How to Count Bonus/Overtime Income in Child Support
“How do we make ends meet?”
Most people moving through divorce ask this question–repeatedly.
As parents set up solo houses, they wonder, “How will I still pay the mortgage? Buy groceries? Pay for school?” They fear the challenge of trying to meet all their expenses on half the income. And, often, not even half.
For the parent receiving payments, child support helps. For the parent paying, child support often represents yet another challenge to making ends meet.
So, they consider working more or a taking second job. But, it is worth it?
Even financially stable parents debate how to consider extra income. One parent may routinely earn bonuses–but consider those private money. They think of the money as earned for performance–so theirs. Not part of the ordinary consideration of finances. Certainly not money available to their former spouse.
Bonus and overtime payments present sticky issues. How should the extra income be considered? What is fair to both parents?
Though the answers vary with different family situations, a few principles help parents use extra income to serve the financial needs of both homes.
First–should bonus or overtime income be counted toward child support?
Higher income parents–When bonus/overtime payments are routinely earned by one parent, they are generally counted in income. Especially, with higher wage earners. Why?
The goal of child support is to give children the standard of living they would have enjoyed had the parents remained married. When married–if one parent earned extra income, the children generally benefited. The extra money provided a vacation, Christmas gifts, or purchased higher end school supplies.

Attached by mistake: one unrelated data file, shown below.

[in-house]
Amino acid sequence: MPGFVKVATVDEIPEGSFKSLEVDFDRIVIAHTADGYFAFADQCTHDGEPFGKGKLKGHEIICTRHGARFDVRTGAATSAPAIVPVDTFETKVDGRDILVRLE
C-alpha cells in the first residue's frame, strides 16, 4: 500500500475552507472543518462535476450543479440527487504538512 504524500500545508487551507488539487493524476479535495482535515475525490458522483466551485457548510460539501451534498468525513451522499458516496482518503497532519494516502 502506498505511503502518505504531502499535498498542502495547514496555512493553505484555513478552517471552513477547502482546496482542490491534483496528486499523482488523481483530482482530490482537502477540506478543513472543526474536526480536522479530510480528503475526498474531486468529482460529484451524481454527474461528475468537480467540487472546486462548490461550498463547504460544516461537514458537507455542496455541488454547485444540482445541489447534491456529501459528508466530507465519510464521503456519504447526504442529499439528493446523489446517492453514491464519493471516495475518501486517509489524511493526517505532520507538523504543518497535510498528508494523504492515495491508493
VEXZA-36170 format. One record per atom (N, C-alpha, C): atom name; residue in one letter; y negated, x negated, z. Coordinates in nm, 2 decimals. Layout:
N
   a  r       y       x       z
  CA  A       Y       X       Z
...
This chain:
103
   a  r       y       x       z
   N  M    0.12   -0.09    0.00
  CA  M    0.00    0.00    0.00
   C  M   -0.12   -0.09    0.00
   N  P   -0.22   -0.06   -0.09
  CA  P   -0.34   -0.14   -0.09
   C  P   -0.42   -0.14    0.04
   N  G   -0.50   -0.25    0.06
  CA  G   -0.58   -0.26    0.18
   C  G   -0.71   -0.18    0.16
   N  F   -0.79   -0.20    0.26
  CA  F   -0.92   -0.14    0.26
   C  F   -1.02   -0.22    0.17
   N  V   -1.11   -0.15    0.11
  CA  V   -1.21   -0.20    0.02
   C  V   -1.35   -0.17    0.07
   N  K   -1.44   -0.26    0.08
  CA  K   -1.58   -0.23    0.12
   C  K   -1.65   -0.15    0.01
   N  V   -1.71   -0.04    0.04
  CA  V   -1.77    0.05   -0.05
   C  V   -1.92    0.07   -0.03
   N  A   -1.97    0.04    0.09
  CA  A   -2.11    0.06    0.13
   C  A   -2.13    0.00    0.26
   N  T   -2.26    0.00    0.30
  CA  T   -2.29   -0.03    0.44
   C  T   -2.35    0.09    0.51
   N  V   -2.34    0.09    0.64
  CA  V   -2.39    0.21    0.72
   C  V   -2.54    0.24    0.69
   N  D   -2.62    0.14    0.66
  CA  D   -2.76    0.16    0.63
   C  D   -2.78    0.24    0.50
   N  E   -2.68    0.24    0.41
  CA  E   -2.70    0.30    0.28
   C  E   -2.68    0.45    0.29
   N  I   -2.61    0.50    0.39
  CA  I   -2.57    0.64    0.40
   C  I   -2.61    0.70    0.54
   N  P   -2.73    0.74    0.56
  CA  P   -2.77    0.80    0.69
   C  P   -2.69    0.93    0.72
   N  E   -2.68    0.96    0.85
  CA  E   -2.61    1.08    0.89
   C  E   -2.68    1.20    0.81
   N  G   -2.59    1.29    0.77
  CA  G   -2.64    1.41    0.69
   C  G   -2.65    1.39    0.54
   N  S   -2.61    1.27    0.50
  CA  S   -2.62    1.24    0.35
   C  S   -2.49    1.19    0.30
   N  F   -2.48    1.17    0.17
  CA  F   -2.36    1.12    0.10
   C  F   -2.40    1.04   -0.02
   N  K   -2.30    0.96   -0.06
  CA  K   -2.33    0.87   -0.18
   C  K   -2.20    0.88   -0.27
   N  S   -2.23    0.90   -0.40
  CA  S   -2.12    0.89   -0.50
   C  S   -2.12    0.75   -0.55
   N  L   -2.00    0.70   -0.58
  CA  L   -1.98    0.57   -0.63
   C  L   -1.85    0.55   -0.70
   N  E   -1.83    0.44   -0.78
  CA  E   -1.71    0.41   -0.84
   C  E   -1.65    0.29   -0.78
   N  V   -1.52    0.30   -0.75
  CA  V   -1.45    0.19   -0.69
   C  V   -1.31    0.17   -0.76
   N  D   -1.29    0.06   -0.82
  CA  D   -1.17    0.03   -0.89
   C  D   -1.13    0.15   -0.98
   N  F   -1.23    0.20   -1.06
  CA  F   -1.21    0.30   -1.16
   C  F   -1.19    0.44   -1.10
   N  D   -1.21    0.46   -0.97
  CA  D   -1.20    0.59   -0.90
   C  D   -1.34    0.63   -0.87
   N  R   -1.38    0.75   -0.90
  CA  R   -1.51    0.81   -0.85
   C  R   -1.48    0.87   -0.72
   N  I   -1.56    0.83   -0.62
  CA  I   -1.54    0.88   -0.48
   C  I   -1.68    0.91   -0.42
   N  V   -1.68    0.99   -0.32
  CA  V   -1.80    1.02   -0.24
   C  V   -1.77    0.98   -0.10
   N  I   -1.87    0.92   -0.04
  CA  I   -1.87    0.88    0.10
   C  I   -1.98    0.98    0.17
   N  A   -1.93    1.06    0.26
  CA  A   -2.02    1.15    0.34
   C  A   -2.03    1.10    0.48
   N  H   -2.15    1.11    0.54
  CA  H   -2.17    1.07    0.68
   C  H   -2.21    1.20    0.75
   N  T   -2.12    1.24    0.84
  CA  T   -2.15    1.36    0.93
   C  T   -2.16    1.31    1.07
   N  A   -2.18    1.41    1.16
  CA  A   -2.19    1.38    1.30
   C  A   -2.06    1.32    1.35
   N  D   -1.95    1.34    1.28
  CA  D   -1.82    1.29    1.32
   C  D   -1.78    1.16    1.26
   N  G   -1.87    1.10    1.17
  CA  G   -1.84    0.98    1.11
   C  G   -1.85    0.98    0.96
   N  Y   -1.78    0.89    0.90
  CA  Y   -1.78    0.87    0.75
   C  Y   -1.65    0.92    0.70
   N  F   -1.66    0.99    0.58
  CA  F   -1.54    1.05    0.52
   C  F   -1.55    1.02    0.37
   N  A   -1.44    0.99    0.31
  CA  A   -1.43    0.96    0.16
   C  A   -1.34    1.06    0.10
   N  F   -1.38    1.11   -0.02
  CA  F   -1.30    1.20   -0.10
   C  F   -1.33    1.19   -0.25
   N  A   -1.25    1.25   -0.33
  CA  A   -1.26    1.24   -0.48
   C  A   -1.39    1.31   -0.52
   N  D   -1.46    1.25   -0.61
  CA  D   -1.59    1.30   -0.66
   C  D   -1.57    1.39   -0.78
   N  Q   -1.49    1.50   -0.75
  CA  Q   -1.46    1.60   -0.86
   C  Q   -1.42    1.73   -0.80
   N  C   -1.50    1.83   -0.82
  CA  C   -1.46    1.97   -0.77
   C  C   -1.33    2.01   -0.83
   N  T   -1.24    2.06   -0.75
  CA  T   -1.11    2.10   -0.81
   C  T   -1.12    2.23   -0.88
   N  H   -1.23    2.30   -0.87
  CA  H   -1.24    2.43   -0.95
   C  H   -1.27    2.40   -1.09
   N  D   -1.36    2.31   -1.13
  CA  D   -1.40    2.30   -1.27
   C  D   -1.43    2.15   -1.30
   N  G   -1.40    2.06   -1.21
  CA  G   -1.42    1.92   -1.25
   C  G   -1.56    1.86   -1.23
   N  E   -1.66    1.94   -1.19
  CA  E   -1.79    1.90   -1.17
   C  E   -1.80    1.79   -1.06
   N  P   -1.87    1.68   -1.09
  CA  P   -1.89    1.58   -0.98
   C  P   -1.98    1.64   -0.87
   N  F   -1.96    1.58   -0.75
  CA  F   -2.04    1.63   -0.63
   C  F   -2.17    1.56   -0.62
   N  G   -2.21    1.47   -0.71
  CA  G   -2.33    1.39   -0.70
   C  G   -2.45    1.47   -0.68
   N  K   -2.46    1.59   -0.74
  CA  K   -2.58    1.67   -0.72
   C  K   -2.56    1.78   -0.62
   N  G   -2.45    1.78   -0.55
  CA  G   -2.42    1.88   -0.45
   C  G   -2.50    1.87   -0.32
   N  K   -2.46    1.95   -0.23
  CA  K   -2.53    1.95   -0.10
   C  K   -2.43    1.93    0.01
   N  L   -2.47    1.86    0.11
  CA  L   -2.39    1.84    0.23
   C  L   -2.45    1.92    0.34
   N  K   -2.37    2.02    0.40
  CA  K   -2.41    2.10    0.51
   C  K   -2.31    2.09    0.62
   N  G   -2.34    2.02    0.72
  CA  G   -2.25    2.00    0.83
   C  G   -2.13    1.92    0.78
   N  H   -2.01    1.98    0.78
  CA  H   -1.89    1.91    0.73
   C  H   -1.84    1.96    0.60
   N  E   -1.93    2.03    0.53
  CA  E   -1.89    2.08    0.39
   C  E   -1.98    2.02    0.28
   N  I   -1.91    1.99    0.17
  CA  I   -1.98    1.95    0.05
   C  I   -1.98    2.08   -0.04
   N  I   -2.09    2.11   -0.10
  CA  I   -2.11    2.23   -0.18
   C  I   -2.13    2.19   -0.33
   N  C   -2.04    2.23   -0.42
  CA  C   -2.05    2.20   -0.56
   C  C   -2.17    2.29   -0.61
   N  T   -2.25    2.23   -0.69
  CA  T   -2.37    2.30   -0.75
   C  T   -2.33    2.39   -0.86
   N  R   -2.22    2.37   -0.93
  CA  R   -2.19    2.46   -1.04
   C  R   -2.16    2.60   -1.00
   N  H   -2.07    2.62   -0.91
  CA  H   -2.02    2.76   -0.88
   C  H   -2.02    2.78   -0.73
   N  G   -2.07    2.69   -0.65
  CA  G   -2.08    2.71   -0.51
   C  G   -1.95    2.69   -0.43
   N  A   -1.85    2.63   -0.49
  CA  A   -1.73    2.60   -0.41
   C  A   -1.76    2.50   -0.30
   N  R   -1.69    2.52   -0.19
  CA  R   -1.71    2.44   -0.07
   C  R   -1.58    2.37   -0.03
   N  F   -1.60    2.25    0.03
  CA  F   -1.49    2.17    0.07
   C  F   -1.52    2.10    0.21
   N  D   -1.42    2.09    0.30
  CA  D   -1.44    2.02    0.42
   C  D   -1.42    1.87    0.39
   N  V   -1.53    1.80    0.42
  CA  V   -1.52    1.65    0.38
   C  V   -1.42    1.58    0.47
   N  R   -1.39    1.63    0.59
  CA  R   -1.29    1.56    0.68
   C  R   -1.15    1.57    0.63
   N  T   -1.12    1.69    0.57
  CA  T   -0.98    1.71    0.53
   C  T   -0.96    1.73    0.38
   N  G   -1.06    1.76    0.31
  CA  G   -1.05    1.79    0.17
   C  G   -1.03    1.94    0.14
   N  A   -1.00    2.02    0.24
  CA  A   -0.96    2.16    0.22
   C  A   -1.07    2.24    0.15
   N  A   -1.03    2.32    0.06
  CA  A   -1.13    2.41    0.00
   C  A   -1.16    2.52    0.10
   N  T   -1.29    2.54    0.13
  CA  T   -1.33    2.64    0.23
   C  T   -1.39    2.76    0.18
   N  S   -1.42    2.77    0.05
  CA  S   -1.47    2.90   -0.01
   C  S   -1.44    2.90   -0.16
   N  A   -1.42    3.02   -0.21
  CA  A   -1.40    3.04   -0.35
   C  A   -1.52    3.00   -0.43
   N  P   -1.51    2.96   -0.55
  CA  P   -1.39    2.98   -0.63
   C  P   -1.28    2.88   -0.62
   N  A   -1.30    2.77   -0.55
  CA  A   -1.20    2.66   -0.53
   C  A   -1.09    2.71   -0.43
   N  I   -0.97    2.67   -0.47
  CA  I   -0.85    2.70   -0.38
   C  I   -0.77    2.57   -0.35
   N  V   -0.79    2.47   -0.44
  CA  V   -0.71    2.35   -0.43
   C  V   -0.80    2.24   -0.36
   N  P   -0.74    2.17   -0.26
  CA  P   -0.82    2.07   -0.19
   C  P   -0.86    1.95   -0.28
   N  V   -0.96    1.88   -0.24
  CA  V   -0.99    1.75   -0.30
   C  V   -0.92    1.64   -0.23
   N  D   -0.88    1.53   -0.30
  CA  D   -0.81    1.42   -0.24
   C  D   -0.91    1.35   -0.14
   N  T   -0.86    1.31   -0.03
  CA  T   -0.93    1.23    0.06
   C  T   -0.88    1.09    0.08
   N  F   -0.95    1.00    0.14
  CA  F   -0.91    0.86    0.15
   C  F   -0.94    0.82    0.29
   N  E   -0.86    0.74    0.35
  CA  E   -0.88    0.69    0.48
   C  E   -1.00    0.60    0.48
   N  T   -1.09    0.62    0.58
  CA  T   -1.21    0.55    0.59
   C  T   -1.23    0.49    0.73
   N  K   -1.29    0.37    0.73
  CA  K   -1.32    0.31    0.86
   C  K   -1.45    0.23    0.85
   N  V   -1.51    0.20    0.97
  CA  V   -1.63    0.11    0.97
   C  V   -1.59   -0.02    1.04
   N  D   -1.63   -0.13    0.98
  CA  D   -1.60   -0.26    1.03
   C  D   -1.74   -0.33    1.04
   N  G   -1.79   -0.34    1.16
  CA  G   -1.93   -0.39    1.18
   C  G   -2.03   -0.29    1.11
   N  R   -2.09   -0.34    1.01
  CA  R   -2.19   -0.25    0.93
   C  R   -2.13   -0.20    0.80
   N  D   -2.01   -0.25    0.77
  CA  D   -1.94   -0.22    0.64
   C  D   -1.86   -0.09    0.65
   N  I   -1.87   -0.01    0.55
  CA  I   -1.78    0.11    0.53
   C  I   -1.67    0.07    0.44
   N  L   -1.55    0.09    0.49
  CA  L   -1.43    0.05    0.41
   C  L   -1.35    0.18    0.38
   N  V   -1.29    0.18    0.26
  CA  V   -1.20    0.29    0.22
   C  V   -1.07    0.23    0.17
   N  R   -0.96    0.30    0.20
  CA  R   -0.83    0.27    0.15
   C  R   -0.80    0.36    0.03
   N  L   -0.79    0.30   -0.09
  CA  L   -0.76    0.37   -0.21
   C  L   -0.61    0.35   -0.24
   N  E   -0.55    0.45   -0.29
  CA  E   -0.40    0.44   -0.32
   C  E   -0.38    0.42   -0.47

The same principle dictates that some of the extra income earned by either parent after a divorce should likewise benefit the children.
Lower income parents–For lower income parents the picture changes.
Courts–and parents themselves–understand that the parent paying child support often needs extra income just to make their monthly budget. If any extra money simply flows to the other home, the parent feels overwhelmed and angry. The incentive to work extra disappears.
The goals for both types of household–
- to ensure both parents are financially viable,
- to ensure each parents benefits from the work they do, and
- to ensure children retain a similar standard of living after divorce.
Second–how can parents balance meeting monthly budgets and providing for children?
The key–as parents move through the divorce process, each should create a detailed budget. Concrete numbers clarify budget necessities–and areas of flexibility.
This budget then guides how parents make decisions. The goal is to use their assets to assure both parents will make it financially.
When each person can see the challenges the other faces, they generally join forces to make sure both houses will work. They look at how they can use the assets they created together to fund the separate homes. And, to ensure that the children’s standard of living doesn’t change dramatically in going from one home to the other.
Third–what are the options?
Higher income parents–If each home can be funded with that parent’s salary, then child support serves its purest purpose. To ensure that both parents contribute to the children’s care.
If overtime/bonus income is relatively predictable, the amount is simply included in the income for determining child support.
If the income varies, parents often agree to divide the base child support amount by the parent’s income. Then, they apply that percentage to any overtime or bonus income. They pay the amount as additional child support when the bonus/overtime is earned.
Lower income parents–If the parent paying child support struggles to make basic living expenses and needs extra income to meet their budget, parents can choose to protect a set amount of overtime or bonus. They would then apply the child support percentage to the remainder of bonus/overtime income. This option benefits the parent working the overtime with the extra income they need while offering some benefit to children.
This article is not intended as legal advice, but simply to educate on the factors concerning extra income. If you are working through a divorce and need help, The Resolution Center offers couples a way to resolve issues, protect finances, and care for children. Call 317-344-9740 or email firstname.lastname@example.org for a free consultation regarding your situation. We look forward to serving you.